'From the time of ancient Vitruvian geometric ideas to modem Corbusian regulating lines and Miesian modular grids, architecture has always been bound to (if not by) a conscious use of numbers.'
Rather than rely on an intuitive search for a solution, parametric design often involves precise, step-by- step techniques that yield a result according to rules and inputs. This way of thinking about the process of design as a rigorous rule-based system is referred to as algorithmic thinking. As Steele’s quote above hints, mathematical knowledge and algorithmic thinking have always been the traits of an architect, certainly at least since the times of the ancient Egyptians and Greeks. Today, individuals who wish to use parametric design in architecture find themselves faced with the challenge of learning algorithmic concepts (as well as mathematics) that are more familiar to software programmers than to designers.
Behind every piece of software is a set of precise instructions and techniques that interact with the user, respond to events, and read, manipulate and display data. Collectively, we call these instructions and techniques algorithms. Derived from the name of a Persian mathematician (Muhammad ibn Musa Al-Kwarizmi), an algorithm is defined as a set of precise instructions to calculate a function. An algorithm usually takes input (which can be empty or undefined), goes through a number of successive states, and ends with a final state and a set of outputs.
Learning programming concepts does not necessarily ensure that a designer will learn algorithmic thinking. The challenge is not dissimilar to learning cooking: one can learn the basics of mixing ingredients, heating, baking and so on, yet there is no guarantee of becoming an accomplished chef. As with most things, it takes a love for the craft, a methodical mind, some talent and, most importantly, practice. The metaphor also applies to the process itself: in the same way that cooking recipes vary in complexity, elegance and the taste of the final result, algorithms also vary in complexity, elegance, and the aesthetic and performative characteristics of the resulting design solution.
While some recipes are invented from scratch, most are modifications of and variations on older recipes. The same applies in parametric design. The Internet is teeming with open source algorithms that are offered for others to learn from, modify and expand. Beware, however, of the microwave variety: algorithms and definitions that are pre-packaged such that you cannot investigate and modify them. These types of algorithms are not always clear and readable, and this is where a book such as this becomes useful. The elegance, modularity and readability of an algorithm usually have a direct relationship to its ability not only to produce elegant design solutions, but also to be understood and modified by others.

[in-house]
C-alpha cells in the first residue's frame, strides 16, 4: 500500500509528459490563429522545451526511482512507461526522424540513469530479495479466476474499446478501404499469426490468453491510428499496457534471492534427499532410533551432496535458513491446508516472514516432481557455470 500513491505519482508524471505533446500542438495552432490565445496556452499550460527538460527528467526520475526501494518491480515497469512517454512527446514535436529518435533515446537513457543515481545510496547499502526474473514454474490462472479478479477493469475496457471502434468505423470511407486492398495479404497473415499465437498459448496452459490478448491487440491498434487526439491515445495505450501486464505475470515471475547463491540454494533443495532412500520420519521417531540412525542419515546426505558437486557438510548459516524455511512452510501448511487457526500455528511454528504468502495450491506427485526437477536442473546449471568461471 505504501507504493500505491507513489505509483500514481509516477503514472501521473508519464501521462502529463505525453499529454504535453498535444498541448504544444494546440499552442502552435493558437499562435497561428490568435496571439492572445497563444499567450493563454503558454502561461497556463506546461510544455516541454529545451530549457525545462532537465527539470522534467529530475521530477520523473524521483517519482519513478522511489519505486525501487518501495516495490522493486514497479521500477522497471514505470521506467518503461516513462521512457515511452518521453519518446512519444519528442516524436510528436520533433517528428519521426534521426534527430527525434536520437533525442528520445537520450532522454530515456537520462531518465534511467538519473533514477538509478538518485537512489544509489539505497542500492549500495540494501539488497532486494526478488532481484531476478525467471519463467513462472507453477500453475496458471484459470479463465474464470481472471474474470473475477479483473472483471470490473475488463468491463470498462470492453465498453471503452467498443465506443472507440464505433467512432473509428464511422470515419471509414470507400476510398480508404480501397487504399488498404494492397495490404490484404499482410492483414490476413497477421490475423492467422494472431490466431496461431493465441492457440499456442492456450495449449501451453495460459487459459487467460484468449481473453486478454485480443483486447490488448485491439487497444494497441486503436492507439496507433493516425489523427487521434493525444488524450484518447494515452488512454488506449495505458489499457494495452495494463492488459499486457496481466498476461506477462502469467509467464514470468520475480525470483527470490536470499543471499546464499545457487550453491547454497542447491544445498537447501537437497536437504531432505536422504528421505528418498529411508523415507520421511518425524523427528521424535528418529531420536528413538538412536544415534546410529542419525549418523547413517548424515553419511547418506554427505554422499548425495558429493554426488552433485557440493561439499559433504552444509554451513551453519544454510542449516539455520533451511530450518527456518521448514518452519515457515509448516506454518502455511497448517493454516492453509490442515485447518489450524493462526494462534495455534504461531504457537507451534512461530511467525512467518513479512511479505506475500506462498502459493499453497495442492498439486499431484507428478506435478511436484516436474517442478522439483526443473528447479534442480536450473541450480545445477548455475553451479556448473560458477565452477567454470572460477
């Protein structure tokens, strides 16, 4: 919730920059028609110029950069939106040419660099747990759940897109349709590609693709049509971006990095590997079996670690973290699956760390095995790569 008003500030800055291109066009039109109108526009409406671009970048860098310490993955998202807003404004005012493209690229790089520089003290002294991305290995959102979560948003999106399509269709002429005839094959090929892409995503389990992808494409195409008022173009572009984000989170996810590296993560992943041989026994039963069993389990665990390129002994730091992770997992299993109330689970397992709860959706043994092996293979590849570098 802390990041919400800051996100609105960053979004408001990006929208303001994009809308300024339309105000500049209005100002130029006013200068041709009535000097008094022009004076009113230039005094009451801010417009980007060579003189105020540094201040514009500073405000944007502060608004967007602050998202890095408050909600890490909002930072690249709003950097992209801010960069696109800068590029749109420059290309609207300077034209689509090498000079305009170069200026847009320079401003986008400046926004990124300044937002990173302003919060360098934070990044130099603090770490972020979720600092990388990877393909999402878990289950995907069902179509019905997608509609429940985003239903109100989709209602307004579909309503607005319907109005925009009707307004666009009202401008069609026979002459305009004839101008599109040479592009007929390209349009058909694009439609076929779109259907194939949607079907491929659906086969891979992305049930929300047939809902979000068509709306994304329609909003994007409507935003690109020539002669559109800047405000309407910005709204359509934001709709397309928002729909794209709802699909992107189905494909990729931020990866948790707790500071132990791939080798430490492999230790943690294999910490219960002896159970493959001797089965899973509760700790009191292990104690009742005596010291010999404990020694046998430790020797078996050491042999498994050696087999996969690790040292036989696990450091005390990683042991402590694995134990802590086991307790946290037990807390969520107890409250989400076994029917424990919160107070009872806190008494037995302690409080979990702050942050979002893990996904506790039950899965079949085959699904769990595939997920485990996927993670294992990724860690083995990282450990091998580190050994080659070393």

The good news, however, is that most designers wishing to use parametric techniques usually need to solve a relatively small and well-bounded design problem (unlike software developers, who create large and complex software products). For example, they might need to create a parametric building facade or a roof structure. They might need to mimic a natural phenomenon to create a design concept for their project. Algorithmic thinking allows designers to rationalize, control, iterate, analyze, and search for alternatives within a defined solution space. In the next section, we will explore the basics of algorithms. This brief introduction cannot replace a full discussion of algorithms and the inner workings of computer programming languages. For that information, there is a plethora of books on programming, online resources and university courses that are dedicated to this topic.
A traditional scripting environment is usually text- based. It provides an empty file to write out algorithms (steps) to perform a variety of operations. You type in the algorithm using very precise syntax. Any omissions, even something as small as a parenthesis or a semi-colon, can cause errors. The help files will instruct you in the syntax and peculiarities of the computer language you choose (e.g. C, C++, Java, Python or MAXScript). All computer languages will allow you to insert comments that are not interpreted as computer instructions. Comments are usually enclosed by the notation/* and */ (/* this is a comment*/) or, for single lines, by the characters — (– this is a comment).
Each language will have its own syntax for how to indicate that something is a comment. Comments allow you to explain to yourself and others what the code is doing at that point. I made the difficult decision to remove the comments in some of the provided code examples due to space limitations, but also because the code is explained in the main text of the book. Your code, however, should always be clearly documented with comments within the code itself. Computer languages differ 10 their readability and some lines of code may look very cryptic, so comments can explain what is going on. nee complete, the scripting environment will provide you With a menu item or button to execute the script.